She added, “From do­na­tions, ad­min­is­tra­tive costs for Easter Seals are kept just un­der 10 per­cent, and peo­ple like to know that. They want to know that the vast ma­jor­ity of do­na­tions are go­ing di­rectly to ser­vices for those in need.”

Among the ser­vices of­fered by Easter Seals are help in train­ing and find­ing em­ploy­ment for peo­ple with dis­abil­i­ties.

The 250-acre es­tate of Fair­lee Manor was do­nated by the Dun­lap fam­ily of

Delaware back in 1954 to the Easter Seals or­ga­ni­za­tion with the pur­pose of hav­ing a camp es­tab­lished for chil­dren and adults with dis­abil­i­ties. Over the years, sum­mer camps tran­si­tioned to a year-round pro­grams at Camp Fair­lee.

As time went on, the orig­i­nal cab­ins de­te­ri­o­rated, and in 2014, those build­ings were de­mol­ished and a ma­jor ren­o­va­tion took place with a $6.5 mil­lion restora­tion and ex­pan­sion of sta­teof-the-art fa­cil­i­ties.

Camp ac­tiv­i­ties in­clude swim­ming, cre­at­ing arts and crafts, sail­ing through the air on a zi­pline, and horse­back rid­ing, to men­tion just a few.

The camp has modern air­con­di­tioned cab­ins that can ac­com­mo­date up to 140 peo­ple, food ser­vice/com­mer­cial kitchen/din­ing seat­ing up to 150, an ac­tiv­ity cen­ter, gym­na­sium and spa­cious out­door pav­il­ion with fire place. All of these fa­cil­i­ties are fully ac­ces­si­ble to ben­e­fit peo­ple with dis­abil­i­ties.

Camp Fair­lee is also open for rentals for wed­dings, church re­treats, fam­ily re­u­nions, con­fer­ences and more.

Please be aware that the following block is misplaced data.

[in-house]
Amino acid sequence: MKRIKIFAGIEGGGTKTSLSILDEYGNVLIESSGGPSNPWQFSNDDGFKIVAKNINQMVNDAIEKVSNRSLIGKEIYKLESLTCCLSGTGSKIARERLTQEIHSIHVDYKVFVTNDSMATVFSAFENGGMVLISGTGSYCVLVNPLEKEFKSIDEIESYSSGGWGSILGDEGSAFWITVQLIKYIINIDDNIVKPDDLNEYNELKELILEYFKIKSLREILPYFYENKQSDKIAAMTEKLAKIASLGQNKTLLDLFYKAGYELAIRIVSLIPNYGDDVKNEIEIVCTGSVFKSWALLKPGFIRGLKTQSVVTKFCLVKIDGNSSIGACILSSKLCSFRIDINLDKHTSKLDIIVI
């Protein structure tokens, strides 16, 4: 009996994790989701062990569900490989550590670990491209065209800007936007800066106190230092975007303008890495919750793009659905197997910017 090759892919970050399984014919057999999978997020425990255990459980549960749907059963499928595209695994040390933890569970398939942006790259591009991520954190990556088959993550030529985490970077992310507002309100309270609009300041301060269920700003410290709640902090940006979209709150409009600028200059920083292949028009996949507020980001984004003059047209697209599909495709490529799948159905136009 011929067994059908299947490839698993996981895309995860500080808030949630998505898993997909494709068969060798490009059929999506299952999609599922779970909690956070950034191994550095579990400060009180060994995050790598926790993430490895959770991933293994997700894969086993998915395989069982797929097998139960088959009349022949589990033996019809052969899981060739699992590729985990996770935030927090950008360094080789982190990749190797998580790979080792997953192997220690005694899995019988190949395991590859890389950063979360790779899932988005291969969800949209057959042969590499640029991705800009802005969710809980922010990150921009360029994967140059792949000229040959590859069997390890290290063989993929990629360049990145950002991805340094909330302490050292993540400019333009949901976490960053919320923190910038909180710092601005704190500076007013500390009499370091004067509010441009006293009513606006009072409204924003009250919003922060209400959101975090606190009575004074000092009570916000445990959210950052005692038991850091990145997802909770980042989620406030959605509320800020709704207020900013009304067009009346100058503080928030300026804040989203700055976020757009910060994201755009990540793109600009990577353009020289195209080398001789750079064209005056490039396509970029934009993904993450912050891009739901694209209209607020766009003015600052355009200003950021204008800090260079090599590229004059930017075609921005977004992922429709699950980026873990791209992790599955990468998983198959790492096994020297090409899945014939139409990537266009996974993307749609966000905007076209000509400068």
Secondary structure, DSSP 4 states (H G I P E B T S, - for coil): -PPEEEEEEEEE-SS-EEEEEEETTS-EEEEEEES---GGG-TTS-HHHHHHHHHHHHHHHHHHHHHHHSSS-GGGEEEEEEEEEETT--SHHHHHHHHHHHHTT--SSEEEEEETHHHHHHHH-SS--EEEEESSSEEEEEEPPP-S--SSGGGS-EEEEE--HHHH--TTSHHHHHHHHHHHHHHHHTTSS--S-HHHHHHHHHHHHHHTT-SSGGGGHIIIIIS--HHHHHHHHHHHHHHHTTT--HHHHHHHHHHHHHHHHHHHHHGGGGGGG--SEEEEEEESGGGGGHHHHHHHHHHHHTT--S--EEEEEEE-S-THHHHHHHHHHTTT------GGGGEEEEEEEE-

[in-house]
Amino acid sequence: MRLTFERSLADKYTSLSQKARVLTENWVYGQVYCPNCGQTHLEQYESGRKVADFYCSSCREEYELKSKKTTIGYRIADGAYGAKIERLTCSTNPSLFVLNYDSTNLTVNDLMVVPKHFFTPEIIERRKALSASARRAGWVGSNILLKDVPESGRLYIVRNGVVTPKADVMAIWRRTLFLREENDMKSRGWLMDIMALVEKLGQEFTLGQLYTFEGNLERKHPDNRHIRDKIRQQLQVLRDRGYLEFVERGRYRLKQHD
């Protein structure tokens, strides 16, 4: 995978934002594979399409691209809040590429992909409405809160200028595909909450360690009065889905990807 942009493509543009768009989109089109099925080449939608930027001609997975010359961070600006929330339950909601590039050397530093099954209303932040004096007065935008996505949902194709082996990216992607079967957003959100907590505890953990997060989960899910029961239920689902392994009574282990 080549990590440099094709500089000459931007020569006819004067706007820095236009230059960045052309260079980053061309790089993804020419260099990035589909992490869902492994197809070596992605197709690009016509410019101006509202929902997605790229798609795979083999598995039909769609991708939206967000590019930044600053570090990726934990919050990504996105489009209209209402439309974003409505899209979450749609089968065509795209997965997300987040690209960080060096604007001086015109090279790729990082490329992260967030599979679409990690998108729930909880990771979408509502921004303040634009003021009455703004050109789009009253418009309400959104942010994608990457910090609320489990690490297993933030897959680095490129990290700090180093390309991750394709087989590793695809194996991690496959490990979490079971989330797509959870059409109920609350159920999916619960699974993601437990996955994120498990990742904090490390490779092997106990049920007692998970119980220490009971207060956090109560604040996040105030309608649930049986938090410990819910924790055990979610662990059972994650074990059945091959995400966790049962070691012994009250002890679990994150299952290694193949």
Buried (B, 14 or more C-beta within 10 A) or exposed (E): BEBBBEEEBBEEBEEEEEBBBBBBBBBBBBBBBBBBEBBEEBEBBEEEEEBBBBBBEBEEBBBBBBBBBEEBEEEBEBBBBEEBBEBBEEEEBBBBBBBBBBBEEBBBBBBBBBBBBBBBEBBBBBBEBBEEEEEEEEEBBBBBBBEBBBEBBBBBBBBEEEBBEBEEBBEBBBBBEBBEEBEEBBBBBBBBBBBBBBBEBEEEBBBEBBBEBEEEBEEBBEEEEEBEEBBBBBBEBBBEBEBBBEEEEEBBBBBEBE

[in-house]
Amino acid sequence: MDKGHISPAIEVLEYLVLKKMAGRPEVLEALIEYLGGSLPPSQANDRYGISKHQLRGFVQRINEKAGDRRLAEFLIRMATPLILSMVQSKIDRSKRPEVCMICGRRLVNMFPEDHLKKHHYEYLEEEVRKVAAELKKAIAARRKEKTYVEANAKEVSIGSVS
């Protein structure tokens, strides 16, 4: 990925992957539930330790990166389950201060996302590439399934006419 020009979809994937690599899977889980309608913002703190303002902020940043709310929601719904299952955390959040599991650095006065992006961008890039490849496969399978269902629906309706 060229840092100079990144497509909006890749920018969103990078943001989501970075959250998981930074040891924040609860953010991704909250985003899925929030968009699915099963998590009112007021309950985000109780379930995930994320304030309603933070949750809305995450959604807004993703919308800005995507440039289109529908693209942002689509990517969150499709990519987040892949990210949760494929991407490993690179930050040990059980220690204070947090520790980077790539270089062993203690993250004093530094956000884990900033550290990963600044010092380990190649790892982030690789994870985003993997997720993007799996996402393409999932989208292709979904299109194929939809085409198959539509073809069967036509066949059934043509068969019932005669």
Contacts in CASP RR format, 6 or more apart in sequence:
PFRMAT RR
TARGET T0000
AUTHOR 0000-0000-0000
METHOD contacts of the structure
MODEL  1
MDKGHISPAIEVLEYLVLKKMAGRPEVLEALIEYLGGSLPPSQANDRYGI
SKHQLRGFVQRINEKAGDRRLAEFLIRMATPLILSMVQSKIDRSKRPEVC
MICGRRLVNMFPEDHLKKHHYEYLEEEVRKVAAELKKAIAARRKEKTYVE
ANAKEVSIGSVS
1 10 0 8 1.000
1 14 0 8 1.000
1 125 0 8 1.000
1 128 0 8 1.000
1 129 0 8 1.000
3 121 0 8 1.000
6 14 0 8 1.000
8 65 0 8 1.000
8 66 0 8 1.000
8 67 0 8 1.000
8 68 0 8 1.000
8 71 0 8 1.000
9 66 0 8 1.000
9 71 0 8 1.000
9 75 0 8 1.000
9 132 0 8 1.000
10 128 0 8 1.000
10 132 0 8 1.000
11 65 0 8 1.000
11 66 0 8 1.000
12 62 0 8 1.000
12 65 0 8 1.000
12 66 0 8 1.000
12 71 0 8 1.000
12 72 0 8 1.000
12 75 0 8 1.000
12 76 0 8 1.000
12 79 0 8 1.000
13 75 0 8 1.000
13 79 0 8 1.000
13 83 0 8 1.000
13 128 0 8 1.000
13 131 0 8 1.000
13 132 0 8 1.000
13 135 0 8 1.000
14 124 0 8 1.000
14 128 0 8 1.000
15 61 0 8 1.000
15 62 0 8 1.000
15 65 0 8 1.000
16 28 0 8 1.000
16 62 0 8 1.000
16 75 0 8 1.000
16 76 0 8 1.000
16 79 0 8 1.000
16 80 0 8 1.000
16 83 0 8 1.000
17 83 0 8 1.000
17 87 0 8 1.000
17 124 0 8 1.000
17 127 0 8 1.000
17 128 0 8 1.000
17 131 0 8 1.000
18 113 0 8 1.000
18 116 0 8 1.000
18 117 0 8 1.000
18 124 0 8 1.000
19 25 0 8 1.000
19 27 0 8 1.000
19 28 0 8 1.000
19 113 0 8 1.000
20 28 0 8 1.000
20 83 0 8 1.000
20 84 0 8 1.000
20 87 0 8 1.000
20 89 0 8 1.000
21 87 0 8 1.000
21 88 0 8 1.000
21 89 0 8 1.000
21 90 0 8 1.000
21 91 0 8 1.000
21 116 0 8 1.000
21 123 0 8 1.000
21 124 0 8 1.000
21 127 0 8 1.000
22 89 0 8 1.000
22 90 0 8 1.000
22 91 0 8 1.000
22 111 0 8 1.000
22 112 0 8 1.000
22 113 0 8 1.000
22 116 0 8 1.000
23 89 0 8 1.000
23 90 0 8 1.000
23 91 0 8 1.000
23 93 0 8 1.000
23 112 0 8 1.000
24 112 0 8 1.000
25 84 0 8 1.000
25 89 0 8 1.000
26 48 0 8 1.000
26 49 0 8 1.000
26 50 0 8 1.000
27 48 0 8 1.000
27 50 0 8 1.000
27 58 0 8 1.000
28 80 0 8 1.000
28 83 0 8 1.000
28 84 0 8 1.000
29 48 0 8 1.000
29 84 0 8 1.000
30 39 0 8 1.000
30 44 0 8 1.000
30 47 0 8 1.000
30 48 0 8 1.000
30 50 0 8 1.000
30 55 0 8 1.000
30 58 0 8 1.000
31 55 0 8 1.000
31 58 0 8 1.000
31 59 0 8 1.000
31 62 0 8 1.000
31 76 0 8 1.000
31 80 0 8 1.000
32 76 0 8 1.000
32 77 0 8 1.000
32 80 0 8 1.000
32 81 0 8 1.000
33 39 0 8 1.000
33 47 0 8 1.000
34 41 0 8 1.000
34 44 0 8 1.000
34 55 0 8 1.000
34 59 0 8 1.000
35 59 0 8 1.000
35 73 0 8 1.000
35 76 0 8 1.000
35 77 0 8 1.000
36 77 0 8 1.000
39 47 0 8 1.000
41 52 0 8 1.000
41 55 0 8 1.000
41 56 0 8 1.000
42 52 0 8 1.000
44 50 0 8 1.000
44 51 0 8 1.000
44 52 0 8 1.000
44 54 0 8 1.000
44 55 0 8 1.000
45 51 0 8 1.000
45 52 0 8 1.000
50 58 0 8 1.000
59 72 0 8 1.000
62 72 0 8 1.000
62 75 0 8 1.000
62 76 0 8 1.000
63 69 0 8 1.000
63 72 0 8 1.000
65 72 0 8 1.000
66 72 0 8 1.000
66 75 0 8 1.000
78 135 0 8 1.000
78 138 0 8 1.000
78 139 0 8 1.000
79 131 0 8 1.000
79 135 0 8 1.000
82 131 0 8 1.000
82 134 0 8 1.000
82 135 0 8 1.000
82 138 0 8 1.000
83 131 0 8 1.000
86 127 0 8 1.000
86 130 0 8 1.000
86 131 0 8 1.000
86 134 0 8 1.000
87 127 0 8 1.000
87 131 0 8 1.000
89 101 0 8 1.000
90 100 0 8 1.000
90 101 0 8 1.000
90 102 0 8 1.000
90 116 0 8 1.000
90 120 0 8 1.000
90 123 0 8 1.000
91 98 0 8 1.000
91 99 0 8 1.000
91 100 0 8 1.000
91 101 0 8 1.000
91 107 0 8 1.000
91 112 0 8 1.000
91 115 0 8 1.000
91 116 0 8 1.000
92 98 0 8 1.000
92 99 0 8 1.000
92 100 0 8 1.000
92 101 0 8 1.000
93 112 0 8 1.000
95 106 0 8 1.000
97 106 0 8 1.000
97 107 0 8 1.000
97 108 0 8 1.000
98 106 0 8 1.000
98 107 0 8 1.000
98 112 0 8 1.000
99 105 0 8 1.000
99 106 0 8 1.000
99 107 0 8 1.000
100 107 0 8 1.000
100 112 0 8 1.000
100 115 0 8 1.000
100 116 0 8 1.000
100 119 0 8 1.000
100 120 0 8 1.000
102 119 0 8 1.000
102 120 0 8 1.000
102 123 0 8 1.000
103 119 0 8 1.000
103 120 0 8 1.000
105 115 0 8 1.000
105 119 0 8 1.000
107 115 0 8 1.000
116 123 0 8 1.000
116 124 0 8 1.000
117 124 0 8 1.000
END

Ac­coun­tant and for­mer Camp Fair­lee camp coun­selor, David Doane of Ge­orge­town, Del., now a 30-year board mem­ber, said, “That amount which we had to take a loan on has been 3/4 paid off with gen­er­ous do­na­tions from the pub­lic and peo­ple like you.”

Crosby and Doane in­vited every­one to come see the new fa­cil­i­ties at Camp Fair­lee on Wed­nes­day, July 20, and Thurs­day, July 28. Reser­va­tions for the open houses are a must. The sched­ule for each day will be as fol­lows: 10 to 10:30 a.m. “Learn More about Camp,” and 10:30 to 11;30 a.m. “Tour Camp and Meet Campers.”

Those planned days for the tours are free, how­ever, do­na­tions are al­ways ac­cepted.

For more in­for­ma­tion about ser­vices pro­vided by Easter Seals, go on­line at­,­ fair­lee or call Crosby at 302221-2066.


The Liebig fam­ily of Centreville hosted the “Cam­paign Fair­lee” evening to the sup­port fund­ing for needed pro­grams for chil­dren and adults with dis­abil­i­ties at Easter Seals Camp Fair­lee, lo­cated just out­side Ch­ester­town in Kent County, Saturday evening, June 25. From left, Klaus and Anne Liebig, daugh­ter Juli, son Erich, daugh­ter Kristi, Camp Fair­lee Board mem­ber David Doane, Easter Seals DE & MD East­ern Shore Direc­tor of An­nual Giv­ing Rosi Crosby and Fair­lee Board mem­ber Paula Hill.


The well su­per­vised out­door swim­ming pool at Camp Fair­lee. Camp coun­selors are on a one-to-one ba­sis with swim­mers with dis­abil­i­ties.

A camp coun­selor leads a group of dis­abled in­di­vid­u­als in beat­ing drums dur­ing a “make-yourown-mu­sic” ses­sion. Drum­ming is just one of many op­por­tu­ni­ties for peo­ple with dis­abil­i­ties to be cre­ative and ex­press them­selves dur­ing a week at Camp Fair­lee.


Camp Fair­lee sous chef John Bove and his as­sis­tant Klau­dia Bor­dakova, of Slo­vakia, in the ren­o­vated kitchen at the camp. Campers re­ceive three meals a day.